Ontario court won’t approve class action settlement without detailed evidence supporting interests of the class

Judges asked to approve class action settlements must determine whether that settlement is in the “best interests of the class.” The task is challenging, as the settlements are presented on consent, in the absence of the usual adversarial scrutiny and debate. The task is more difficult when the settlement is presented early in the litigation, before certification, and before the merits and scope of the case have subjected to any real examination by the court.

In Aps v Flight Centre Travel Group, a very experienced Ontario class action judge, Justice Belobaba, recently emphasized that the approval of class action settlements remains “the most difficult and problematic area of class action practice.” And it has often been said that class action settlements should be “viewed with some suspicion.”

This case dealt with allegations of unpaid overtime. Justice Belobaba noted that his initial reaction was he “would be hard-pressed to approve a $7 million settlement amount when the original claim for unpaid overtime was $100 million and covered a class period of more than 10 years with some 10,000 class members.”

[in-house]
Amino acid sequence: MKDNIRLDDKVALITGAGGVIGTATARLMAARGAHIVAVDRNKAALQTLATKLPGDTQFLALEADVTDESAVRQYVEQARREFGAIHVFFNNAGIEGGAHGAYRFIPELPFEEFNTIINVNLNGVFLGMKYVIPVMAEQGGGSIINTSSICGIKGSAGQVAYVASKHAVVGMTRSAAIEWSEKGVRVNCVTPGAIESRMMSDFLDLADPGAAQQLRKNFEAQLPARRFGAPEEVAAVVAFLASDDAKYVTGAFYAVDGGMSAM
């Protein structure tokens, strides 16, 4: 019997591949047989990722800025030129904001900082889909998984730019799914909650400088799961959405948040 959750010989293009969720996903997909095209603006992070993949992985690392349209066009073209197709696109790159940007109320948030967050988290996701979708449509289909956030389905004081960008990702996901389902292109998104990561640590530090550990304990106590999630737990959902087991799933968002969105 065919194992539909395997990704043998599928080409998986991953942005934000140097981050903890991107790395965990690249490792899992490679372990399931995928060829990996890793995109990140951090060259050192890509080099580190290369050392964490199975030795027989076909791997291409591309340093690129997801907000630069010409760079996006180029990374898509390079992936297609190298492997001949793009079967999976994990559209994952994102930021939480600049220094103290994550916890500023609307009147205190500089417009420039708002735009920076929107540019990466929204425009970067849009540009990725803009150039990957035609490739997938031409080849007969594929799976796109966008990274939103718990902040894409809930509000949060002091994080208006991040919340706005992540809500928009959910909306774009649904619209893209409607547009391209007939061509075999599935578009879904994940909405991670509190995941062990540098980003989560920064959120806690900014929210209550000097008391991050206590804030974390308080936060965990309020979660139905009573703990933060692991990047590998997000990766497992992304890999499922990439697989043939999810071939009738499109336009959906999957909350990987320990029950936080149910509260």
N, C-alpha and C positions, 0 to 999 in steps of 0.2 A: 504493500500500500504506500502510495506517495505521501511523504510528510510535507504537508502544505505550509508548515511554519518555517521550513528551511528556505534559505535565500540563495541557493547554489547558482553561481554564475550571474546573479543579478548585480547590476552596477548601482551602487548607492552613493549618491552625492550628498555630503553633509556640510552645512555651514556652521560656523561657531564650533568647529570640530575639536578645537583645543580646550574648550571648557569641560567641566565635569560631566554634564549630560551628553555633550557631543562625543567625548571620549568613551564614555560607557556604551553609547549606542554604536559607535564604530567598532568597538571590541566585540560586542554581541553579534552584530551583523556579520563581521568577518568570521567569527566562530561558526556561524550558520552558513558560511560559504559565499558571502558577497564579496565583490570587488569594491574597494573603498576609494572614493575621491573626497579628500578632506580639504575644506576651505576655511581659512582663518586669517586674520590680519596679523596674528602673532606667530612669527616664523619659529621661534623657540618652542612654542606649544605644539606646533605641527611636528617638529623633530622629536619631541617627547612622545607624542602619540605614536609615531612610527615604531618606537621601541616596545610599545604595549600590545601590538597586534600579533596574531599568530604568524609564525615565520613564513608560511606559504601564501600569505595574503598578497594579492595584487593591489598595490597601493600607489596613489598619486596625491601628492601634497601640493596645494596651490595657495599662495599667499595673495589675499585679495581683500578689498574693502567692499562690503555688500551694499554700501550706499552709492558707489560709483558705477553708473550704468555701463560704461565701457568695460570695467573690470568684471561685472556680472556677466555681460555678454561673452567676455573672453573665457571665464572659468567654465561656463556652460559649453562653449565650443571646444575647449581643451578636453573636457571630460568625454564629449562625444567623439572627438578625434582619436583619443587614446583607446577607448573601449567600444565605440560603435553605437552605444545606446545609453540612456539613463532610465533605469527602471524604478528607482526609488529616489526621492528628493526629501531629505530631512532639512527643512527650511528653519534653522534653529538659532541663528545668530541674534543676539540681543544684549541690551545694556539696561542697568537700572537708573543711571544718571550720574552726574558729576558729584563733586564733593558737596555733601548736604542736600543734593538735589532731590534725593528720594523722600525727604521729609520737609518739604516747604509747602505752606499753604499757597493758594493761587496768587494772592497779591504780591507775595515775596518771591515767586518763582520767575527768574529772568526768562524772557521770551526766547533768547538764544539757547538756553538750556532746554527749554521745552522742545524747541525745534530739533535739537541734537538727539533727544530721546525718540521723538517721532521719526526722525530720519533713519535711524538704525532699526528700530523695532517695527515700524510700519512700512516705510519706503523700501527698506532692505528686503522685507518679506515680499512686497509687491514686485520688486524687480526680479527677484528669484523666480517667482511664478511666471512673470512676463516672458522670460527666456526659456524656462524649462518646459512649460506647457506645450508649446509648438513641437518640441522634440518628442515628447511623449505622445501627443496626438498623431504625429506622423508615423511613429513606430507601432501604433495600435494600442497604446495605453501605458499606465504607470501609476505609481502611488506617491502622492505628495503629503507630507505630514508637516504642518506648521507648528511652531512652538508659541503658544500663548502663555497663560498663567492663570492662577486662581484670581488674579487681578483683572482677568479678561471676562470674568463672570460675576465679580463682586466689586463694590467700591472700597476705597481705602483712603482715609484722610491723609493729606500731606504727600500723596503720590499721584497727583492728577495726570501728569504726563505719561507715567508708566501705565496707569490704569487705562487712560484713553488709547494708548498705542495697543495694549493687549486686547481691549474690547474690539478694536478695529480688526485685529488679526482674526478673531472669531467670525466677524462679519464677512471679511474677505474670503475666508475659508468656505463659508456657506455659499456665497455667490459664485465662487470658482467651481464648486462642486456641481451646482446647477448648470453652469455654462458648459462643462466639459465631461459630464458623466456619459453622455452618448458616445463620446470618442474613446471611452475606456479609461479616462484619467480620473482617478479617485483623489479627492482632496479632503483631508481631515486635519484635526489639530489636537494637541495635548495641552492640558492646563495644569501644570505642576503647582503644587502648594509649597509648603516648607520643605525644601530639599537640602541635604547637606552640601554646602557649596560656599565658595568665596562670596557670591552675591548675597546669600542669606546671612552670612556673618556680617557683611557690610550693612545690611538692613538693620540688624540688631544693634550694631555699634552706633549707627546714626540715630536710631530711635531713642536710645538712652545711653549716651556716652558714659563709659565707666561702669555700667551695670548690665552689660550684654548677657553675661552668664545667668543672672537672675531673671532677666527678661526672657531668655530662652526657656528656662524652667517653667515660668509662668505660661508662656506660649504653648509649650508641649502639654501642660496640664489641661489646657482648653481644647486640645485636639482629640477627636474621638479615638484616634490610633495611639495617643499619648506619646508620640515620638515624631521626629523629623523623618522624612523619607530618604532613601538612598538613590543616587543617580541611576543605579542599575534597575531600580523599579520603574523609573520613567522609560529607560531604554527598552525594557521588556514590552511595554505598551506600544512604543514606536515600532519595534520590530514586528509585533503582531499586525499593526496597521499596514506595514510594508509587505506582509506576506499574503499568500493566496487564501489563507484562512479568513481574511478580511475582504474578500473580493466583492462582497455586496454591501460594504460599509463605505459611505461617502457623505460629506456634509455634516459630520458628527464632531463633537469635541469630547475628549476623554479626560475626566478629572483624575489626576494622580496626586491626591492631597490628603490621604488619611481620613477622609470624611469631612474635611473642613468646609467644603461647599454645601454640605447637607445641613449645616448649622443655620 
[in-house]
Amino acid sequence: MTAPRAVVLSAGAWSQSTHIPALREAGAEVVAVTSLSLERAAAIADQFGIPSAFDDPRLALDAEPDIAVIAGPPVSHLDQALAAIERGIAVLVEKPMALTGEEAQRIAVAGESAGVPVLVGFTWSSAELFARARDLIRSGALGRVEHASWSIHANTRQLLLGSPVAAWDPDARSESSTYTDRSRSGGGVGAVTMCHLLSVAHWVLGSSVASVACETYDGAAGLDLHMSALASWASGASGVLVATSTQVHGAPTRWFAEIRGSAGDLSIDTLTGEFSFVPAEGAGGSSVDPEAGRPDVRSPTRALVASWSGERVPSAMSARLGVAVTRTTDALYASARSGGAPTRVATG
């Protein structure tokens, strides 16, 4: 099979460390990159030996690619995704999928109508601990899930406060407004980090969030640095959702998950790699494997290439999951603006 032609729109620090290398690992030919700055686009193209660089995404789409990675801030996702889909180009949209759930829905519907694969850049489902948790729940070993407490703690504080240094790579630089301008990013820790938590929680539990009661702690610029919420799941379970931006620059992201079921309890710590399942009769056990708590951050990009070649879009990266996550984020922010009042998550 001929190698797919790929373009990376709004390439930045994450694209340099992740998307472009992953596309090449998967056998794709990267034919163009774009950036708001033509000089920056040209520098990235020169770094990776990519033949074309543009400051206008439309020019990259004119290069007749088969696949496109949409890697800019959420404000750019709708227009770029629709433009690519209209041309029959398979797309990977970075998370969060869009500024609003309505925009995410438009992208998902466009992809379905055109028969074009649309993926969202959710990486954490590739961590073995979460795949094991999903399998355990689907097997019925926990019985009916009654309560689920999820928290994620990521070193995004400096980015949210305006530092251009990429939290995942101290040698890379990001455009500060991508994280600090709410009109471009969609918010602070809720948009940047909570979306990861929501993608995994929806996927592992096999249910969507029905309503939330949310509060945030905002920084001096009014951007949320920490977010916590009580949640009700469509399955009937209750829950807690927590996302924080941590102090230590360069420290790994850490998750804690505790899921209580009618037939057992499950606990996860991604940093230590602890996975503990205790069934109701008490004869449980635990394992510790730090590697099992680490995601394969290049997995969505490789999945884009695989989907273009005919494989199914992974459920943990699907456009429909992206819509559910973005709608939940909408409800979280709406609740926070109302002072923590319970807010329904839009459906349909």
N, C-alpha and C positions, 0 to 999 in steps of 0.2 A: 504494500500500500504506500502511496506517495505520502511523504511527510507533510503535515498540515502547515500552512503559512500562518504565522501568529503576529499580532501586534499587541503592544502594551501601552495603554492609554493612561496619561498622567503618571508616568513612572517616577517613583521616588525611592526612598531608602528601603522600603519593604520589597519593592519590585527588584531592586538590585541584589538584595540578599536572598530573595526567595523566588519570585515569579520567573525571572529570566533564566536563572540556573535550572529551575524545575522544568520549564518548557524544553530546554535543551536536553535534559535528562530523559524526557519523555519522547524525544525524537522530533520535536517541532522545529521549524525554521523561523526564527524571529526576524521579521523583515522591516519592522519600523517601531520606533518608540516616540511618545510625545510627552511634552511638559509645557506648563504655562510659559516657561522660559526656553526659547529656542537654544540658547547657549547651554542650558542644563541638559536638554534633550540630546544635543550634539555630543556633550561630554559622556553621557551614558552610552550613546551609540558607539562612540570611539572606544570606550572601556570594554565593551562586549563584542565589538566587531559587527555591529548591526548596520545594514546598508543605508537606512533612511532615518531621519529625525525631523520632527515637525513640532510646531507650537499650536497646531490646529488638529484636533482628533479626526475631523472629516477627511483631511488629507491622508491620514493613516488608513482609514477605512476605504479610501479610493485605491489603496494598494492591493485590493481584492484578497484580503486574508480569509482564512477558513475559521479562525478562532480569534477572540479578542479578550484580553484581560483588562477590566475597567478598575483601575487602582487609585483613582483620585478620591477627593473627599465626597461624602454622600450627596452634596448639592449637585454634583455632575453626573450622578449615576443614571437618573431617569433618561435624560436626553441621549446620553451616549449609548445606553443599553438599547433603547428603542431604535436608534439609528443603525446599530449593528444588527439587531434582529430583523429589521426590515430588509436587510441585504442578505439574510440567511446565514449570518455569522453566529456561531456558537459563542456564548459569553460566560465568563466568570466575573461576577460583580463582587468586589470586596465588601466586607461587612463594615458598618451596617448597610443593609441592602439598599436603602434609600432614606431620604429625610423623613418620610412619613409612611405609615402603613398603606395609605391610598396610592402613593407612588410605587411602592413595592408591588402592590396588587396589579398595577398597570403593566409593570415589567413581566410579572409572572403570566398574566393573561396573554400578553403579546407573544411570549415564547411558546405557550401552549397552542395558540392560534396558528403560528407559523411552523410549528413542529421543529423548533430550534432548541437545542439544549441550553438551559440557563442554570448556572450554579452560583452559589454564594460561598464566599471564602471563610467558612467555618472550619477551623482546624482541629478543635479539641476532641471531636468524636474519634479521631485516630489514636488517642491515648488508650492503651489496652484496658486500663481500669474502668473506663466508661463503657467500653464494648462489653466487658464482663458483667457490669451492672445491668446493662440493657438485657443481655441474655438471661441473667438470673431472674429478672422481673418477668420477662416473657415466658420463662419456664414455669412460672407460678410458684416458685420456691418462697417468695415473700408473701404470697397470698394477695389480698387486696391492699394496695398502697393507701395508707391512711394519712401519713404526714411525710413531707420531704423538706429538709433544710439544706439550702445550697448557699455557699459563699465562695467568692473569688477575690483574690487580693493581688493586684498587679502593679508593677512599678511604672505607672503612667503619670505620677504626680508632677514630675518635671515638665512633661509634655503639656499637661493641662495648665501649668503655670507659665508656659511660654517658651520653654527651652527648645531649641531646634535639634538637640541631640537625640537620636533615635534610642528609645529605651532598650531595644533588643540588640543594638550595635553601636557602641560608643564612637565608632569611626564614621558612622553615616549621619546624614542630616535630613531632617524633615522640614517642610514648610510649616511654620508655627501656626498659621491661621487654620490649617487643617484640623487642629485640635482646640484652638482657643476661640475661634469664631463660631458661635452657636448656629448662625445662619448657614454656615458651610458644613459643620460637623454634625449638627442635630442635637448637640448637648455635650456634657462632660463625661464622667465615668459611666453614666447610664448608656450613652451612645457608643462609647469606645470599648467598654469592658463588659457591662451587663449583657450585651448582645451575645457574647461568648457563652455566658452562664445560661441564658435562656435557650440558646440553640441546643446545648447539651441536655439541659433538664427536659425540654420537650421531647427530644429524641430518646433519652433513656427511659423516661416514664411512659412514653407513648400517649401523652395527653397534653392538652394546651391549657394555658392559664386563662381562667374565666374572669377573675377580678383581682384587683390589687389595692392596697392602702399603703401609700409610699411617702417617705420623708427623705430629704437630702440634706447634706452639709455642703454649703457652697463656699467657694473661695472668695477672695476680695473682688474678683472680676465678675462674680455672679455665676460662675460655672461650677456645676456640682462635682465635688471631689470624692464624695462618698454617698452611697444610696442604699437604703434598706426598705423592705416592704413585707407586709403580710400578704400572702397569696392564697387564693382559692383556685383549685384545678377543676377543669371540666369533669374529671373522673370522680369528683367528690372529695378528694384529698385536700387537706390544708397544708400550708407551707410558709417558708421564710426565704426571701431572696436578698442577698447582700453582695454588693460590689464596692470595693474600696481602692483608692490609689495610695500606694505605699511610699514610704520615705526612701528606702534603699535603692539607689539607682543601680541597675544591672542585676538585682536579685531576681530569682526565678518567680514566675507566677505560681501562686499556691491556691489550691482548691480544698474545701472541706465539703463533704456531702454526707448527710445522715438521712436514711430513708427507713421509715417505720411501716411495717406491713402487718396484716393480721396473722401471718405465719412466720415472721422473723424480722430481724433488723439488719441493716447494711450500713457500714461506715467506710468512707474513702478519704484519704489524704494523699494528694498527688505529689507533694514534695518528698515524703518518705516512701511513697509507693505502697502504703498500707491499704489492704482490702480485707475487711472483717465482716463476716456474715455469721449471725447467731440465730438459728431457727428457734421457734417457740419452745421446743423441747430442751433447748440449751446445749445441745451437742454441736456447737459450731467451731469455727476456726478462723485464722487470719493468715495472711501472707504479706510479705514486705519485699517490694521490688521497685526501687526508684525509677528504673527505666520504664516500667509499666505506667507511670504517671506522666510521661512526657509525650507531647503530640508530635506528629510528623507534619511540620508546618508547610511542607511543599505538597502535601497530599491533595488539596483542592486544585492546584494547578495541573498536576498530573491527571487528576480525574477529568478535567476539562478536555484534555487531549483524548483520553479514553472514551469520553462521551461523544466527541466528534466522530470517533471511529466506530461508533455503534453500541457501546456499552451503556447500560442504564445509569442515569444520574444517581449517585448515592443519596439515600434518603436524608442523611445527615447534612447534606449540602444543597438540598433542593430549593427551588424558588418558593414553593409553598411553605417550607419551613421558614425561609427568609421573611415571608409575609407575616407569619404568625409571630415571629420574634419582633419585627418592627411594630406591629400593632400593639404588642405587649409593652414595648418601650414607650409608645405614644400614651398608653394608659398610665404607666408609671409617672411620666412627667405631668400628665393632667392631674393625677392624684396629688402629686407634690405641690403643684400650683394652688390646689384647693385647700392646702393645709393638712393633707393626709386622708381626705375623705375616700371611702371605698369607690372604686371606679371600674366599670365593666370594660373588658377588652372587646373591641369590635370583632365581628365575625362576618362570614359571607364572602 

The evidence supporting the settlement

To address the concerns of the Court, class counsel subsequently filed an expanded motion record containing detailed analyses and a number of affidavits from class members indicating that they supported the proposed settlement.

This evidence satisfied the Court that:

  1. the actual size of the claim was much smaller than initially pleaded;
  2. the same amount of settlement compares favourably with other overtime settlements, an therefore falls within the “zone of reasonableness”;
  3. the Covid-19 pandemic presents a “major litigation risk”; and
  4. there is an impressive level of class member support.

This evidence provided the Court with the basis to conclude that the settlement was in the best interests of the class.

Key takeaways

This decision emphasizes that Courts will carefully scrutinize settlements in class actions, particularly where those settlements occur pre-certification.

Courts will likely demand evidence justifying that the settlement is in the “best interests of the class” – and sometimes supporting the proposed fees to Class counsel. This evidence, which should be presented by the plaintiff, but which may require defendant input, can include:

  1. evidence detailing the actual claim size, thereby demonstrating that the proposed settlement amount is fair and reasonable; and
  2. evidence detailing the support for the settlement, including affidavits from various class members.